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The opening of the Photographic Exhibition: Ministry of Foreign Affairs Cyprus

Address by Nicos Anastasiades, president, Republic of Cyprus, at the opening of the photographic exhibition ‘The Ministry of Foreign Affairs Through the Years’, on February 26.

“The Exhibition we are inaugurating for all those who work or have worked at the Ministry of Foreign Affairs might be of a nostalgic character. But beyond that, what one can detect is that these images highlight the weight of history.
The history of a ministry which more than any other ministry has linked its evolution and work with our state entity and the international recognition that the Republic of Cyprus enjoys.

Therefore, this photo exhibition can only be considered as a small and minimum tribute to the foreign ministry and its contribution to our country.

Above all, it is a tribute to the people who have served at the ministry and represented our country abroad, in foreign countries and international organisations and, of course, to the ministers who had the political responsibility of the ministry’s operation.

Without this leadership and this excellent staff, the great successes of our homeland could never materialise.

The foreign ministry was founded in 1960 and it was reasonable - under the circumstances at the time - to be staffed urgently by people without diplomatic education, without any experience or hands-on knowledge of the international arena.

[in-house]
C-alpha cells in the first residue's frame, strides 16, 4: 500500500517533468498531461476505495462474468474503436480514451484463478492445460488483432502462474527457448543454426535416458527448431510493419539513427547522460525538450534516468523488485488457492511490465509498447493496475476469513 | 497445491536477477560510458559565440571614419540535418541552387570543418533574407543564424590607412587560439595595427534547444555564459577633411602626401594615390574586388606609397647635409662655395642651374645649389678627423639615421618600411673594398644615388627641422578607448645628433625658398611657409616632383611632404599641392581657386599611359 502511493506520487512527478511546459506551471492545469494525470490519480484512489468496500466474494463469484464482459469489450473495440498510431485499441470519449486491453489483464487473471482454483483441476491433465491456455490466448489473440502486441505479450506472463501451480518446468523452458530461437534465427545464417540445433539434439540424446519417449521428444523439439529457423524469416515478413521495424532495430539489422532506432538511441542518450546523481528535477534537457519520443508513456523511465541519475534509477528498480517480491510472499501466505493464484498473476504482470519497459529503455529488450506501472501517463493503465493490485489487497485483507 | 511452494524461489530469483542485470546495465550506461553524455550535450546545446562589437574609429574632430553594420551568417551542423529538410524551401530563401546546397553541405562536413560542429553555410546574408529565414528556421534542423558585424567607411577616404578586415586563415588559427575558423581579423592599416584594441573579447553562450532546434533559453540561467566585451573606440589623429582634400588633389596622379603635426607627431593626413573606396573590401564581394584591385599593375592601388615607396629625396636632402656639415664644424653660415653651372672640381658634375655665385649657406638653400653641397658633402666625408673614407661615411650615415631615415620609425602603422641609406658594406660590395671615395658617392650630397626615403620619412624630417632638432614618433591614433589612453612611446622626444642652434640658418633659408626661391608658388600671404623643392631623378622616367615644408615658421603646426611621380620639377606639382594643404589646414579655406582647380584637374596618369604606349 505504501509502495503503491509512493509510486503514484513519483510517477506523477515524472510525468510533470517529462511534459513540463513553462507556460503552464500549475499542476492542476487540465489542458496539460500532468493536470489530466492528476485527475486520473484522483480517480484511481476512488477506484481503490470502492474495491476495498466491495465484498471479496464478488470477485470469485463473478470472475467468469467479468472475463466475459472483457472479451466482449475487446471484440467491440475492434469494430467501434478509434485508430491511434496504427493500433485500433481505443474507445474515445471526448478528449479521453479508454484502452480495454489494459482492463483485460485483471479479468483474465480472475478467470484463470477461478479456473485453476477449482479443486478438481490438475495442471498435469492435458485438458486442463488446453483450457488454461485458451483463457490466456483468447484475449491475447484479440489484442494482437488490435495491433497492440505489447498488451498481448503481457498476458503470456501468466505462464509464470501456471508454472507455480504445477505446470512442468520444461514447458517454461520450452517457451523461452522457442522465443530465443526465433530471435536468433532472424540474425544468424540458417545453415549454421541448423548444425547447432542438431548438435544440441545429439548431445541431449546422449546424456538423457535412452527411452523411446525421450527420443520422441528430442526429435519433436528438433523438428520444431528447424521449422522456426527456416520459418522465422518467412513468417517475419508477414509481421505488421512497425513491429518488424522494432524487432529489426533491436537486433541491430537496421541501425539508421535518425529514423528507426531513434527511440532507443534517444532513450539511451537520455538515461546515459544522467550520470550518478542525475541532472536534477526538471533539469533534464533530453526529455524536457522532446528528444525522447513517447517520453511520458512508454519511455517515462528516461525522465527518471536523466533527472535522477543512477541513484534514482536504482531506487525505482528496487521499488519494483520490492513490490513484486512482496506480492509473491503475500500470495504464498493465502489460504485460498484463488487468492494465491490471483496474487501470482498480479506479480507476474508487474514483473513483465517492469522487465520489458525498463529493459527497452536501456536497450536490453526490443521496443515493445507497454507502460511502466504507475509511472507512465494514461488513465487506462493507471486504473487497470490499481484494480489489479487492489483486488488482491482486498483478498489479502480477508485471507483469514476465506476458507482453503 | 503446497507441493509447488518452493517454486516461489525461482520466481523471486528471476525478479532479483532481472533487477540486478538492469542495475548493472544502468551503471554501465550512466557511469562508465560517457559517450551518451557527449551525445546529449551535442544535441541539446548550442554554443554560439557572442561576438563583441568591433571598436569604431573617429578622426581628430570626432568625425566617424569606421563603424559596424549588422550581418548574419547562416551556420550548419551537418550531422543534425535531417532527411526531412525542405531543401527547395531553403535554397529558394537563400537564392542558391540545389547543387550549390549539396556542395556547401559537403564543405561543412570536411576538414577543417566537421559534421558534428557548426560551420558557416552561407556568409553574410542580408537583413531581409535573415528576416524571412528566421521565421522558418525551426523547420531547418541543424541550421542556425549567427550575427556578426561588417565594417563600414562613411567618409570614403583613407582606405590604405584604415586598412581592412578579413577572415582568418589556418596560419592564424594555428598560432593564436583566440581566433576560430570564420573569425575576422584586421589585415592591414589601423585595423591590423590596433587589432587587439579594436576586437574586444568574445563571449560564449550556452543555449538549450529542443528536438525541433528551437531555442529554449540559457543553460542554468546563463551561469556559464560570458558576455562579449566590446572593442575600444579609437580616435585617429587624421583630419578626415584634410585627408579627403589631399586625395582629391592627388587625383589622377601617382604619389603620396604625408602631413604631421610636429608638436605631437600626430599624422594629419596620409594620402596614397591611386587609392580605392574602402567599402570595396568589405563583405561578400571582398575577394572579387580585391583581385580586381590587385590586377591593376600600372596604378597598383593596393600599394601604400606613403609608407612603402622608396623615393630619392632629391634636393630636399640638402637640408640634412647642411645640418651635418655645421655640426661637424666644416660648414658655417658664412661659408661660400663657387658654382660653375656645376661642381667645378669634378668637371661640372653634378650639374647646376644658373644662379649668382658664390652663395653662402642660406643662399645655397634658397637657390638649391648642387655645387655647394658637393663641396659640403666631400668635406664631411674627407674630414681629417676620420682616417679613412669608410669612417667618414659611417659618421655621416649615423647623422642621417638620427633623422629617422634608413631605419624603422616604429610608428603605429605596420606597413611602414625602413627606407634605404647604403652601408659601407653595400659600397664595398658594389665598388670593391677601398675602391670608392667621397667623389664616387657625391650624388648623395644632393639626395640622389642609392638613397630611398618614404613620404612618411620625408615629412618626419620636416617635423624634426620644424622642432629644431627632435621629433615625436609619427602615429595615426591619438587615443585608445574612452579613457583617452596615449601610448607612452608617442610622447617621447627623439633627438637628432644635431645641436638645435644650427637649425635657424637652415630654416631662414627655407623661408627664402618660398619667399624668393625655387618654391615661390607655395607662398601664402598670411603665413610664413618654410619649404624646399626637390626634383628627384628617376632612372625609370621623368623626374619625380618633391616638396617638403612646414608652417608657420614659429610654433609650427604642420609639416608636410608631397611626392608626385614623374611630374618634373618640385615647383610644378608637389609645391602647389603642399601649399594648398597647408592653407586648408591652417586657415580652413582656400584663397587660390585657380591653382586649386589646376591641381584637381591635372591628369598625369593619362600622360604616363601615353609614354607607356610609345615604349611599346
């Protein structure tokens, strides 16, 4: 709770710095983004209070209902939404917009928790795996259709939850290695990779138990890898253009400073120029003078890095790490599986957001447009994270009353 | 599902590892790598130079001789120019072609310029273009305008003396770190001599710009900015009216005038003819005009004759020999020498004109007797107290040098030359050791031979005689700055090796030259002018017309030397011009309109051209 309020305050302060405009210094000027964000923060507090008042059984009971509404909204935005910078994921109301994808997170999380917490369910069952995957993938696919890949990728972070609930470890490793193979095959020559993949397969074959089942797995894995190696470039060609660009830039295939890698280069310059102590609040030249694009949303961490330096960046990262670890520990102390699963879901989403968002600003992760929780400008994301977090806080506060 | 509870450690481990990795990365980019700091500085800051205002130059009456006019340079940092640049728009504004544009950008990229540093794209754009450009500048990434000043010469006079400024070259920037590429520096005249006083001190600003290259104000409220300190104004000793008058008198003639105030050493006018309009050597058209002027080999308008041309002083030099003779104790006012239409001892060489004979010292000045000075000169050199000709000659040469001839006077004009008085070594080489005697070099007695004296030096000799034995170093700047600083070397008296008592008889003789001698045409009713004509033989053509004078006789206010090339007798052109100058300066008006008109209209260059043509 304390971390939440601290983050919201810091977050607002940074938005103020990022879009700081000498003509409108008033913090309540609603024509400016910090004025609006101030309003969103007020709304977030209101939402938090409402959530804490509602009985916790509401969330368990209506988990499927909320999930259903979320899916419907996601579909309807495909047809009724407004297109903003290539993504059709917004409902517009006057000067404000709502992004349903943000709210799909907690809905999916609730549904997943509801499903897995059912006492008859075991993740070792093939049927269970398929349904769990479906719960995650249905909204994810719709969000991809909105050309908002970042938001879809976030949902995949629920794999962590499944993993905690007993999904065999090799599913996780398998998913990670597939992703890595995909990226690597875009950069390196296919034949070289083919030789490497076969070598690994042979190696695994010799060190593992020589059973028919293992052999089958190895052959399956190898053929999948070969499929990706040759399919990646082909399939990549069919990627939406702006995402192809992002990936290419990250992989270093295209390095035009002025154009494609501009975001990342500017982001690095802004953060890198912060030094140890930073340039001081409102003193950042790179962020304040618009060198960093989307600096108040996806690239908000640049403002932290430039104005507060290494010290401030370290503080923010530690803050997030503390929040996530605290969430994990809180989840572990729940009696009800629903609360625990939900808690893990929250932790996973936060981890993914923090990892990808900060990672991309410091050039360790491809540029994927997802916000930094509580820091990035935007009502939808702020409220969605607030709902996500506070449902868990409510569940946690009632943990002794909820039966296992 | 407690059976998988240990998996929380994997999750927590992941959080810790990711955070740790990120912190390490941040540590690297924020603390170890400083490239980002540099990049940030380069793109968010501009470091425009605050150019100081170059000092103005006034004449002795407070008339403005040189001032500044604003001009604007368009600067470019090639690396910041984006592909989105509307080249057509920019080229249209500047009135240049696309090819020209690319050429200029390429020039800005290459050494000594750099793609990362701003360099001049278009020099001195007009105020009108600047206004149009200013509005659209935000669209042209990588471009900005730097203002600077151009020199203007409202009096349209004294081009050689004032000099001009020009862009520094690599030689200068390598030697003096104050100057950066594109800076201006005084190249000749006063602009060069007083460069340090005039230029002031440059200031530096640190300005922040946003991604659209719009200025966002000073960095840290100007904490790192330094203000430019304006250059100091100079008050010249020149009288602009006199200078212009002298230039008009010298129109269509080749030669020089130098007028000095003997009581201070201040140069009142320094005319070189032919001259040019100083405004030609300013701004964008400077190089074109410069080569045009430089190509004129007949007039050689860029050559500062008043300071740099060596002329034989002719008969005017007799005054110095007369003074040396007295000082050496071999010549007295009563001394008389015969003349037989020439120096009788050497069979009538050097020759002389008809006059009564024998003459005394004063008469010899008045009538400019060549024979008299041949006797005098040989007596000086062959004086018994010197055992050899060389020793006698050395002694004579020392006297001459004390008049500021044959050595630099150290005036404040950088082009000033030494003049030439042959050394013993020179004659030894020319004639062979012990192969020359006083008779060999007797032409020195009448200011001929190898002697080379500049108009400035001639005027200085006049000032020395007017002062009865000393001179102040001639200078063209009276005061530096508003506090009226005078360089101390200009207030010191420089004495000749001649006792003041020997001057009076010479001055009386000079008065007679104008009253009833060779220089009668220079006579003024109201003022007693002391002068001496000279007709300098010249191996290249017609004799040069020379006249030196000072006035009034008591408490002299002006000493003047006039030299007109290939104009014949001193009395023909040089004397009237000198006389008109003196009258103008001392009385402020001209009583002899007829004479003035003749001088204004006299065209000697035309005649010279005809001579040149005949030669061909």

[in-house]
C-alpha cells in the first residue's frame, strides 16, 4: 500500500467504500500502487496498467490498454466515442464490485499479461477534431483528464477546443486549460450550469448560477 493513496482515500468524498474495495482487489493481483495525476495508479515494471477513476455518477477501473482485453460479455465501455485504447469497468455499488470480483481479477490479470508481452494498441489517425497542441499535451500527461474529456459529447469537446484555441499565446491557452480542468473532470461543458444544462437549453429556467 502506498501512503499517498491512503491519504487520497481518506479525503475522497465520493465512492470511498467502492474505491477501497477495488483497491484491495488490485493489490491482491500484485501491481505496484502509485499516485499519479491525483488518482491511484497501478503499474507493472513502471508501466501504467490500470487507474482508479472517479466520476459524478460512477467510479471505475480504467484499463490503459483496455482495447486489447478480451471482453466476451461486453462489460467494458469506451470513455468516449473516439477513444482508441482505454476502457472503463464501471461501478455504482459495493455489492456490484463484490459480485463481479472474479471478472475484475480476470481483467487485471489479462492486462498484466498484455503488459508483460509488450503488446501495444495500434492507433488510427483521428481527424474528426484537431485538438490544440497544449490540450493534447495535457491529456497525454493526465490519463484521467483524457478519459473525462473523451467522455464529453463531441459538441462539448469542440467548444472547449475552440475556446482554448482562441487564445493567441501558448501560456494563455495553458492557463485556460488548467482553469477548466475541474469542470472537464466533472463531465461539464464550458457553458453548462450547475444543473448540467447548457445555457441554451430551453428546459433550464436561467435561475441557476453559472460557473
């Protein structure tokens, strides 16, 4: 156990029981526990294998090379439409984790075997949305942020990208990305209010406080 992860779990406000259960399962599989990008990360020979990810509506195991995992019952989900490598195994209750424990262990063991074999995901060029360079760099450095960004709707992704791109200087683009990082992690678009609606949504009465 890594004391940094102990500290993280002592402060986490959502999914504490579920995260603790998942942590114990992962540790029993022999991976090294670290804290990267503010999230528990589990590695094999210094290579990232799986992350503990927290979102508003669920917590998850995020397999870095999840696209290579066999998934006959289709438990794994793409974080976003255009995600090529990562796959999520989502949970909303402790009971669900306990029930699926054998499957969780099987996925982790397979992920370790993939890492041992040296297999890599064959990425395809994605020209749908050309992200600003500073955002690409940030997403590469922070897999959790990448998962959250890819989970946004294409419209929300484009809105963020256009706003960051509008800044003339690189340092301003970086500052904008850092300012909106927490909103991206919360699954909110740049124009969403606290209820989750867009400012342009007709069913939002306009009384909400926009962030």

People suddenly had to compete with mechanisms which had tremendous diplomatic experience and backing.

Nonetheless, the efforts of our first diplomats had often been highly successful. Then again, at other times they did not materialise.

What really matters though is that always moving forward, our diplomatic service was gradually improving more and more, day by day. Improving in terms of knowledge and networking and becoming more efficient.

I can even claim that Cyprus is one of just a few cases in the world, where such a small state that has faced such major problems, has used the international law so effectively, as a mechanism to support and argue in favour of its choices.

The fact that no one today in the world except Turkey contests the existence of our state entity, the fact that the international community supports our presence and legitimate actions is an honour for all diplomats who found themselves in a foreign capital having to defend the interests of our country under unfavourable and adverse circumstances.

Adverse not only due to the realities and balances of the international stage but because they had to overcome the inherent weaknesses of the ministry. A ministry with a limited budget and a shortage of staff compared to other countries.

Nevertheless, many of our country's great strategic accomplishments bear the seal of the foreign ministry, with the accession of the Republic of Cyprus to the European Union being considered the major achievement.